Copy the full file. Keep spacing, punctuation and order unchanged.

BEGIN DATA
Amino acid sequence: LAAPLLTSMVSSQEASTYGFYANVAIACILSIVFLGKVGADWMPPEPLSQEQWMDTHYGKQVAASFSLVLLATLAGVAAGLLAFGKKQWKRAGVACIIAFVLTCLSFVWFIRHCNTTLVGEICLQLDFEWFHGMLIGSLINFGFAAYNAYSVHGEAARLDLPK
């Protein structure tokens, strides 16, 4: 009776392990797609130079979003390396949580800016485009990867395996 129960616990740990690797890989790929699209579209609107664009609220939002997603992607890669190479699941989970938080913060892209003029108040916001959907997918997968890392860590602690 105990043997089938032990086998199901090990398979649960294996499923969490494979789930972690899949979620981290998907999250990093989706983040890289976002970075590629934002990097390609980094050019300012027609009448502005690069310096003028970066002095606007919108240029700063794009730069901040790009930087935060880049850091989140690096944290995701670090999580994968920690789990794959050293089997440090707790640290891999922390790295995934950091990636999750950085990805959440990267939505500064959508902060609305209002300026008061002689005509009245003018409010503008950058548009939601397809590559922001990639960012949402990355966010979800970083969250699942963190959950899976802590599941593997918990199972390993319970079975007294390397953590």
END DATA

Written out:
Amino acid sequence: LAAPLLTSMVSSQEASTYGFYANVAIACILSIVFLGKVGADWMPPEPLSQEQWMDTHYGKQVAASFSLVLLATLAGVAAGLLAFGKKQWKRAGVACIIAFVLTCLSFVWFIRHCNTTLVGEICLQLDFEWFHGMLIGSLINFGFAAYNAYSVHGEAARLDLPK
């Protein structure tokens, strides 16, 4: 009776392990797609130079979003390396949580800016485009990867395996 129960616990740990690797890989790929699209579209609107664009609220939002997603992607890669190479699941989970938080913060892209003029108040916001959907997918997968890392860590602690 105990043997089938032990086998199901090990398979649960294996499923969490494979789930972690899949979620981290998907999250990093989706983040890289976002970075590629934002990097390609980094050019300012027609009448502005690069310096003028970066002095606007919108240029700063794009730069901040790009930087935060880049850091989140690096944290995701670090999580994968920690789990794959050293089997440090707790640290891999922390790295995934950091990636999750950085990805959440990267939505500064959508902060609305209002300026008061002689005509009245003018409010503008950058548009939601397809590559922001990639960012949402990355966010979800970083969250699942963190959950899976802590599941593997918990199972390993319970079975007294390397953590």